by RAMY ALLISON WHITE [Stratemeyer Syndicate pseud.]

[ghostwritten by Josephine Lawrence from an outline by Edward Stratemeyer]

Illustrated by Charles L. Wrenn

New York: Barse & Hopkins, 1920

Scanned by Deidre Johnson for her Josephine Lawrence website; please do not use on other sites without permission



"RUB-A-DUB, dub! Bang! Rub-a- dub-dub—Bang! Bang!" Sunny Boy thumped his drum vigorously.

Usually when he made such a racket some one would come out and ask him what in the world was he making a noise like that for, but this morning every one seemed to be very busy. For several minutes now Sunny Boy had been trying to attract Harriet's attention. She was doing something to the front door.

"I spect she needs me," said Sunny Boy to himself.

There were any number of interesting things going on around the front door this morning, but he was chiefly interested in Harriet, because as a rule he had to help her Saturday mornings by going with her to the grocery store at the corner. He liked to stand in her clean, comfortable kitchen and drum for her until she was ready to start.

This particular morning Harriet's mind seemed to be far away from music. She was rubbing briskly as Sunny Boy watched her, polishing—that was it: she was shining the brass numbers on the door—266. Sunny Boy knew them, and how careful Harriet was to keep them always bright.

"Just think," she would say, as they might be coming up the steps; "suppose the post- man had a letter for 266 Glenn Avenue, and the numbers were so dull and streaked he couldn't read them! Think how we'd feel if that should happen to us "' Sunny Boy was sure such a thing could never happen, not with Harriet rubbing away at the numbers morning after morning.

From his post at the head of the stairs he could see a man on a step-ladder, working and whistling. He was hammering in nails over the door. Dimly Sunny Boy made out another pair of doors standing in the hall.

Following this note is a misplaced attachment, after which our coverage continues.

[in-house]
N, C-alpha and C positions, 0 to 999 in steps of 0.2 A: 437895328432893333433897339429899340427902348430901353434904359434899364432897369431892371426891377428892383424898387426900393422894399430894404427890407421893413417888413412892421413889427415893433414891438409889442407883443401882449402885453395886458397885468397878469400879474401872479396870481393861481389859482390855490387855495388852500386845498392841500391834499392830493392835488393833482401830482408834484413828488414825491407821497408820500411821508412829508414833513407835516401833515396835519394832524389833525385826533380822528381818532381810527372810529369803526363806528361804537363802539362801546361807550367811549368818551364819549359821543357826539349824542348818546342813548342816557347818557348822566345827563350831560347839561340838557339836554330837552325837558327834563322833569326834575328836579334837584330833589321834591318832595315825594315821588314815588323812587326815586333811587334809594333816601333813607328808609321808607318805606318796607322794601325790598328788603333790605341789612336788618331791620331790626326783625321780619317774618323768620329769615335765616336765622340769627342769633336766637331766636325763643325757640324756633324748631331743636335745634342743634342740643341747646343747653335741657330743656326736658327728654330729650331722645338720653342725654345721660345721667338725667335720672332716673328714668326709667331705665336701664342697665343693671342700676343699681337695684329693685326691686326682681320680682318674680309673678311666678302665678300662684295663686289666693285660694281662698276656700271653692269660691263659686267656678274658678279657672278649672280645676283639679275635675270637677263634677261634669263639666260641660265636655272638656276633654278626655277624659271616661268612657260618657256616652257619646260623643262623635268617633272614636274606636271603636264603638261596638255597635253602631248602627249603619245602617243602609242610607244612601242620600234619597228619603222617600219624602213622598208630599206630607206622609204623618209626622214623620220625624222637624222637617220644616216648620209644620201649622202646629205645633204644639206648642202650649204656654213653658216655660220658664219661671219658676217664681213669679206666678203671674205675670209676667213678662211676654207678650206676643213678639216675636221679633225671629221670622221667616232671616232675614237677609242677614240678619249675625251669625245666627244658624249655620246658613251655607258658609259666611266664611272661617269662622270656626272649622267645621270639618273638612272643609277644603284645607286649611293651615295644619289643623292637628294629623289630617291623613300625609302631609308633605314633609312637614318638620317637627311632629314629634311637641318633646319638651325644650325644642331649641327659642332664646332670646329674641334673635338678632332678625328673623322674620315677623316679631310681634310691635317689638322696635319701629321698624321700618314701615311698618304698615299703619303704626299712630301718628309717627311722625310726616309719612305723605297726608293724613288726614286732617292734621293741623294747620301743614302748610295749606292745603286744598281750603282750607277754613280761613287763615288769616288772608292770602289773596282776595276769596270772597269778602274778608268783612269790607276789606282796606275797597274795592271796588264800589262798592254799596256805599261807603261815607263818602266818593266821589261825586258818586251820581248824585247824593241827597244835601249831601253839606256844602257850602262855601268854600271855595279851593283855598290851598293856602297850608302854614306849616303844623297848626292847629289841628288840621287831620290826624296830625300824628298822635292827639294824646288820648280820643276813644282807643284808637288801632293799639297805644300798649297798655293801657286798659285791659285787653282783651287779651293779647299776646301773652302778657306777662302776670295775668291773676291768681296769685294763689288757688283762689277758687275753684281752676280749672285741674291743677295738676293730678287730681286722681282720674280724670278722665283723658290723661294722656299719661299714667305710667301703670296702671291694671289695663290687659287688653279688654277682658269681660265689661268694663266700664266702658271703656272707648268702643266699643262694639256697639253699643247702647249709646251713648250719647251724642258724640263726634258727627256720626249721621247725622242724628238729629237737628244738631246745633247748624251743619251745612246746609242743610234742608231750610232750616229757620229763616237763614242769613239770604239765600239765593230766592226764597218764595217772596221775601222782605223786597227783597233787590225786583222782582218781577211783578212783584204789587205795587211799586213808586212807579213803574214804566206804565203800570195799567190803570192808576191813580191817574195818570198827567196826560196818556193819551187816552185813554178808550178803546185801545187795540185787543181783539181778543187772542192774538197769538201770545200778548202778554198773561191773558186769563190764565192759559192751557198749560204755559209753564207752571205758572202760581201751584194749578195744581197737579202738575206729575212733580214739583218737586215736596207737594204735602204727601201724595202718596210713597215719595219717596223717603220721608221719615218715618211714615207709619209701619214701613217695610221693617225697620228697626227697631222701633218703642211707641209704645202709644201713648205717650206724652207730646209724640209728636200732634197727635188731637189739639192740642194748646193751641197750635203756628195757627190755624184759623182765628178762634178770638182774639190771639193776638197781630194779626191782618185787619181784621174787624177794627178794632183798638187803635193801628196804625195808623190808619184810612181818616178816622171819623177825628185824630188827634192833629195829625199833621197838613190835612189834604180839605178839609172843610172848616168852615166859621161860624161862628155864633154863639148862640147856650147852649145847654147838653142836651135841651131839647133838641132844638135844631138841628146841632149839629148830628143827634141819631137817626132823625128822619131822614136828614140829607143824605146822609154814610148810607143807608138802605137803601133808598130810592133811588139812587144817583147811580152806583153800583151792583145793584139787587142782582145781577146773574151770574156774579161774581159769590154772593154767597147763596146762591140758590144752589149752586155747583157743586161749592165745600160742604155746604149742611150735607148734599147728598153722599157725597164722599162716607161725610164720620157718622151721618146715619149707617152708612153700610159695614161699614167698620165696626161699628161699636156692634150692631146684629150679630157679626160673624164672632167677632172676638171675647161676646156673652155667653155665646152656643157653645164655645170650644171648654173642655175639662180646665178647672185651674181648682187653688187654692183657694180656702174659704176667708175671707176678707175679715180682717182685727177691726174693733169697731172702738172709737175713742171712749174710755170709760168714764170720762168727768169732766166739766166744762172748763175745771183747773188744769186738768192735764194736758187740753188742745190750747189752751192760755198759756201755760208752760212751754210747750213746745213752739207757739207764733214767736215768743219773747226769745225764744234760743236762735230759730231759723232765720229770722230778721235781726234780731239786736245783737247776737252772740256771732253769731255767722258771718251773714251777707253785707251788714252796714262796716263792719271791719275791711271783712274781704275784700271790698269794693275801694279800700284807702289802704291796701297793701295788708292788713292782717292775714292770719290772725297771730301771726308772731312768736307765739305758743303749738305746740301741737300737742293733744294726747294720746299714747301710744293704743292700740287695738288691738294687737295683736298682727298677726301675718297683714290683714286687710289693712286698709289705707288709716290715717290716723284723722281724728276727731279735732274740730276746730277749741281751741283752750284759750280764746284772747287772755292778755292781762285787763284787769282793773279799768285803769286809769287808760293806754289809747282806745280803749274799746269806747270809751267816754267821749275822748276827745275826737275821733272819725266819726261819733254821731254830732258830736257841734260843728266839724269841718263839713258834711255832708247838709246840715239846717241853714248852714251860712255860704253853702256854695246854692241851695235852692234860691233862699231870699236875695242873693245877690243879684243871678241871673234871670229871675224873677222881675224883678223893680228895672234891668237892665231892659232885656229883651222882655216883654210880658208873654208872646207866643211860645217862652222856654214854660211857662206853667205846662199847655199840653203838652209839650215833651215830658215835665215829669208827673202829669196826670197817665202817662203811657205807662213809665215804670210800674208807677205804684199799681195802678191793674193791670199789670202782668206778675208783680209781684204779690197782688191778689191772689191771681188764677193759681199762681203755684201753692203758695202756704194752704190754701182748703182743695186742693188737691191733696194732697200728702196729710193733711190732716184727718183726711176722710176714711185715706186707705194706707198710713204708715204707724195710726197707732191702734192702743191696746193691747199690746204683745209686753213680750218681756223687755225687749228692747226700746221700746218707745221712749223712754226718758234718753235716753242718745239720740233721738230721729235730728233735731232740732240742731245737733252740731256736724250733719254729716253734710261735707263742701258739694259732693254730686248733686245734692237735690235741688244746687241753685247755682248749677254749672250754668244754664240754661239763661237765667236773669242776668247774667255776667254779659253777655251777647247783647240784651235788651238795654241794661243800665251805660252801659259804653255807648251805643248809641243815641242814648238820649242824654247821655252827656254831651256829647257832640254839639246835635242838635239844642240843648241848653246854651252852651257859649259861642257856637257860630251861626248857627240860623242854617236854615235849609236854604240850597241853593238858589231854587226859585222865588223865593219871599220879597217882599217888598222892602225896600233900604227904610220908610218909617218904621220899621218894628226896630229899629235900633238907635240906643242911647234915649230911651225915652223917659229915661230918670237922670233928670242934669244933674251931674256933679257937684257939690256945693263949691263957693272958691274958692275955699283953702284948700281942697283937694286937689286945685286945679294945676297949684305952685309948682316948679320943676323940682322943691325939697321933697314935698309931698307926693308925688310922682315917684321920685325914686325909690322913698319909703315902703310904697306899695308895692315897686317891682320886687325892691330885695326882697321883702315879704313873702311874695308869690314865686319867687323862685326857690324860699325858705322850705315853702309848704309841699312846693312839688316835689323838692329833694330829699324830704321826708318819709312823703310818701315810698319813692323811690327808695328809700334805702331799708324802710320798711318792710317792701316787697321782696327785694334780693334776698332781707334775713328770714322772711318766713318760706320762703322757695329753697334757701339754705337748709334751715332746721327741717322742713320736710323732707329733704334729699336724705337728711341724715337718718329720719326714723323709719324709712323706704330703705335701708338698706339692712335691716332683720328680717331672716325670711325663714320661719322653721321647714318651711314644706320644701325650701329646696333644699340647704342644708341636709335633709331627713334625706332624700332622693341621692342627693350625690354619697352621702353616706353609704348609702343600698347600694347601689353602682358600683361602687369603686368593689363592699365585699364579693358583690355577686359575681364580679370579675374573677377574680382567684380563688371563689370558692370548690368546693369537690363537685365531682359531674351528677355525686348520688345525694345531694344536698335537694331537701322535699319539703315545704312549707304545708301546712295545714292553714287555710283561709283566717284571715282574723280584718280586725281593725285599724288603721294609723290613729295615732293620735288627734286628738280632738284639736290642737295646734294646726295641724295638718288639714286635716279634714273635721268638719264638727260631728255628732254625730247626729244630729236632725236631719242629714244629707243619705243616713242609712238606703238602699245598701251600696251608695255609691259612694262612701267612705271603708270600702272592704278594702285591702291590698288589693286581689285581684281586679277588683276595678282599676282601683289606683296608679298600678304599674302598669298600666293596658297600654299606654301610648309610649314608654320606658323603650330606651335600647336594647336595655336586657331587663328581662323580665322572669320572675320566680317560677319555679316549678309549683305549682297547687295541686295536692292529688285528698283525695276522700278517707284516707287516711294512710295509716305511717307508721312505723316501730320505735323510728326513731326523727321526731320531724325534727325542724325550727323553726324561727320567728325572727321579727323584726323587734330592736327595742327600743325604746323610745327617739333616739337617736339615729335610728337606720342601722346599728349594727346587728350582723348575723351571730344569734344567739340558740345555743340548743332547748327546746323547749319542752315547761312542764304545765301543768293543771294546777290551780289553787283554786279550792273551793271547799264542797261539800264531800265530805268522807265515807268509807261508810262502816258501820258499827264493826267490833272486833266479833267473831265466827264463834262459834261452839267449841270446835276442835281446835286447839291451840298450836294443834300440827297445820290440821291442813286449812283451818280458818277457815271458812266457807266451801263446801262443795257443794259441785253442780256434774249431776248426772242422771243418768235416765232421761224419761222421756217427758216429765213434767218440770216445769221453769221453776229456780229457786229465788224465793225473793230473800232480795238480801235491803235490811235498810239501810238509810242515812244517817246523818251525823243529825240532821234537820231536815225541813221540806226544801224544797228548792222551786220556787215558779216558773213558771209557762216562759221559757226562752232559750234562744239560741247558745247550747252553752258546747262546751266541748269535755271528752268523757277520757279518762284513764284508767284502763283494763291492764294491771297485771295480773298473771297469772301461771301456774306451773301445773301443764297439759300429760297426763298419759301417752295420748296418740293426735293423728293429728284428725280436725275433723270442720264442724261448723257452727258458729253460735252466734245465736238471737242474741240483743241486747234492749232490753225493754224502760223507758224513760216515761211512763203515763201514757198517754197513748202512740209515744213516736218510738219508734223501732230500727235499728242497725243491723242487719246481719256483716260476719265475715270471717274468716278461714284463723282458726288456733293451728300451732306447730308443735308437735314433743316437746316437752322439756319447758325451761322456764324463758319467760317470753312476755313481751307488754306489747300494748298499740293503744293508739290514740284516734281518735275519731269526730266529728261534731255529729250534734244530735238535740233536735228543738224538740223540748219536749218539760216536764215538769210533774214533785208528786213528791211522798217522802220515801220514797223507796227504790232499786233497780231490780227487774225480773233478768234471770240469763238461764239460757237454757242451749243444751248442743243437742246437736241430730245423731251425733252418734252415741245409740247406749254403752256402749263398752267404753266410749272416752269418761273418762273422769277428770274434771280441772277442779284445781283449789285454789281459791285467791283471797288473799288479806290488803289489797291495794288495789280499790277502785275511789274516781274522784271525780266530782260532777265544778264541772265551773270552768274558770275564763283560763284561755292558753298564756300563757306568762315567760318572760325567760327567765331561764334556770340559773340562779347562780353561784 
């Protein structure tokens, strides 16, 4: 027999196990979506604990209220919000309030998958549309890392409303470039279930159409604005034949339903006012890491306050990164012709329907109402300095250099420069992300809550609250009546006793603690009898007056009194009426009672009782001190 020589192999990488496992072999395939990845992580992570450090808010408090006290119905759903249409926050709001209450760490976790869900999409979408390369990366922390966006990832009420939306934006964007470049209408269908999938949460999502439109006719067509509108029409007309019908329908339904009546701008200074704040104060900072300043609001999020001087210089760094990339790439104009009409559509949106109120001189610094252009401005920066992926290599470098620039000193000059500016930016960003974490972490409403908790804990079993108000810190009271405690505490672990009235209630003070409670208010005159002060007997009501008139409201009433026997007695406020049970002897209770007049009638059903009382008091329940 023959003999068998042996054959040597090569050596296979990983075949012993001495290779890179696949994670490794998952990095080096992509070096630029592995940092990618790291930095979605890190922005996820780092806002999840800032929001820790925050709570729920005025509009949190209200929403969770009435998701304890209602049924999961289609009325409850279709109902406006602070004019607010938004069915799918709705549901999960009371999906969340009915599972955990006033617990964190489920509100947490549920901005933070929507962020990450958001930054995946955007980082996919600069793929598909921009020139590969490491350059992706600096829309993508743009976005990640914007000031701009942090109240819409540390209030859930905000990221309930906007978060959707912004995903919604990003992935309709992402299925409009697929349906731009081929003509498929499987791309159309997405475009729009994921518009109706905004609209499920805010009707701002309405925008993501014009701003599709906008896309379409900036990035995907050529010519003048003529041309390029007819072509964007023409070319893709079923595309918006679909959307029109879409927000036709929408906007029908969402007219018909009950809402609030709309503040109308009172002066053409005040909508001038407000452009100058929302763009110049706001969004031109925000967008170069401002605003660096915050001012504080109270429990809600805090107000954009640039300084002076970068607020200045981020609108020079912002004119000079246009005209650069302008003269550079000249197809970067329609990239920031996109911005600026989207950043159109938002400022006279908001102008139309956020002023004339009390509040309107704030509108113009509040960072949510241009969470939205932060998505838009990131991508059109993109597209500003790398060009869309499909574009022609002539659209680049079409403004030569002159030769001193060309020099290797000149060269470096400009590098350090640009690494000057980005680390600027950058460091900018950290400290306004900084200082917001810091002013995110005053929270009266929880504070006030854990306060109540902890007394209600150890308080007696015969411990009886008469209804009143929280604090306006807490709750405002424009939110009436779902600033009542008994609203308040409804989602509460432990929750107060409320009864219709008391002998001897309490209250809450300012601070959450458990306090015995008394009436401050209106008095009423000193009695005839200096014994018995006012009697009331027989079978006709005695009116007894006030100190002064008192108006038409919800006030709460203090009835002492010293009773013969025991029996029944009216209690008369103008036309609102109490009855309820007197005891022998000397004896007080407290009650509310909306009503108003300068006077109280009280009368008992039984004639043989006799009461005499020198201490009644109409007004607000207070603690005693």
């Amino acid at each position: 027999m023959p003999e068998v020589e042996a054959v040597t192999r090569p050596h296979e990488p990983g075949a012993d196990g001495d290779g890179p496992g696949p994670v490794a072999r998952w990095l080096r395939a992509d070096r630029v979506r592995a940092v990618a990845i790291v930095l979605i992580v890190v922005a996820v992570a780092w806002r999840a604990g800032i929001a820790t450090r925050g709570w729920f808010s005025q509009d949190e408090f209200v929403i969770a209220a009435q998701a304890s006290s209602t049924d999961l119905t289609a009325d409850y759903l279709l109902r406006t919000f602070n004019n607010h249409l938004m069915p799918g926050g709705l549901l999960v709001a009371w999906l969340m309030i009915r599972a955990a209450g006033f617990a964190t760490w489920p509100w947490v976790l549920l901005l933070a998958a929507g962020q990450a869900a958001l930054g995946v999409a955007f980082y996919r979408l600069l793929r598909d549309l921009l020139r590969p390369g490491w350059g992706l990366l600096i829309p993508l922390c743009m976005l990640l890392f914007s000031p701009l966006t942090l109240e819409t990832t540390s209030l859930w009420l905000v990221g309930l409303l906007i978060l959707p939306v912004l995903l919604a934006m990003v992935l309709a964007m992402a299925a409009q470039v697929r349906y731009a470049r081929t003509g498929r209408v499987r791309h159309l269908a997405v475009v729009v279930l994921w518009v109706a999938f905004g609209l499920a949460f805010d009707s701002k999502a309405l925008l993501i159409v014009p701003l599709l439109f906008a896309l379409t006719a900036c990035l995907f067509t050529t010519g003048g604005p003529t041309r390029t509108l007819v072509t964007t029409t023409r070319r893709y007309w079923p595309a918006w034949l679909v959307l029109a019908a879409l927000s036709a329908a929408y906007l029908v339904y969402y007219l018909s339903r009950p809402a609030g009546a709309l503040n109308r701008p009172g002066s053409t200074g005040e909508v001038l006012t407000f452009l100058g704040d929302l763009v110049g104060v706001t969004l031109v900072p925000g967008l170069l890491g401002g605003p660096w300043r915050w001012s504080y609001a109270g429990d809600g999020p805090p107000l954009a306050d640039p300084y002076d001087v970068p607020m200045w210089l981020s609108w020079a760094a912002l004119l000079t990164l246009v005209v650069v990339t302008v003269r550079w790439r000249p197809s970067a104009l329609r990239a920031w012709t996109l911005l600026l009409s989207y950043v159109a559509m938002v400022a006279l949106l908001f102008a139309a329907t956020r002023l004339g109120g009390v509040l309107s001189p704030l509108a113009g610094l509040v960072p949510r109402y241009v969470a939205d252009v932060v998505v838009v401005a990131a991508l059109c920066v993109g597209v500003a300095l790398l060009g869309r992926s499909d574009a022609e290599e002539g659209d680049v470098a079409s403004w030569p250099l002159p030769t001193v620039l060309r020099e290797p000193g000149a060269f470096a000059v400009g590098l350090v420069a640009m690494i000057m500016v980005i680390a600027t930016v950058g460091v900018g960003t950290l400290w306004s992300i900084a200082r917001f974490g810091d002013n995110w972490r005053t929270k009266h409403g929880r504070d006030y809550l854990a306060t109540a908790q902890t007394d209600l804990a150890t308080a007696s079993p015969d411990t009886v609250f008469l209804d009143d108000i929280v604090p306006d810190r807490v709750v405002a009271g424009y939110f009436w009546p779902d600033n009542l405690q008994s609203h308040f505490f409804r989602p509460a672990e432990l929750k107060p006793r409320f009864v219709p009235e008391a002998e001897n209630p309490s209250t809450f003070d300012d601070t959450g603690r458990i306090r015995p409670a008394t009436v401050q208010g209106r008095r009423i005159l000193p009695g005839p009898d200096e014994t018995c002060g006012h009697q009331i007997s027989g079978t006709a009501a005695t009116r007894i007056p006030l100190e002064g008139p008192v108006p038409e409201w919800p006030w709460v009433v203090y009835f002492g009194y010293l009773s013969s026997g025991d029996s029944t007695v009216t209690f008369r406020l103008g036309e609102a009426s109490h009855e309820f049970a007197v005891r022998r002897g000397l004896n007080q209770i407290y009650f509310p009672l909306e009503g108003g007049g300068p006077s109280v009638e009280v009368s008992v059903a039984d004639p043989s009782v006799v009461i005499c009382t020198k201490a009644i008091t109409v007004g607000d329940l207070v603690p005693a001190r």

"Goodness, Sunny Boy, I nearly fell over you!" Aunt Bessie kissed him on the back of his neck before he could turn round. That was a trick Aunt Bessie had, and Sunny Boy was used to it. "Are you watching them put up the screens and awnings'?"

"Are they?" asked Sunny interestedly. "Could I hold the awning? Maybe the man would like my tool-chest—-it's all there but the hammer. I lost that in the park. Can I help, Auntie?"

Aunt Bessie was going downtown, and she was in a hurry. "If you don't get in the way, I daresay they'll be glad to have you," she said kindly, and brushed by him, on

down the stairs. She stopped to speak to some one in the parlor, and then Sunny Boy saw her go out and down the steps.

Sunny Boy sat down on the top stair and took his drum in his lap. Presently he would go down and help the awning man, but it was very pleasant where he was. The softest little May breeze came wandering through the open door up to him, and the canary in the dining room was ringing his cheerful loudest. Sunny Boy leaned his curly head against the bannister to listen.

His real name, of course, was not Sunny Boy—oh, no, he was named for his grandpa, and when the postman brought him an invitation to a birthday party you might see it written out—Arthur Bradford Horton.

But birthday parties happen only once in a while, and Daddy and Mother called him Sunny Boy because he was nearly always cheerful. As Mother explained, you can't depend on a party happening to cheer you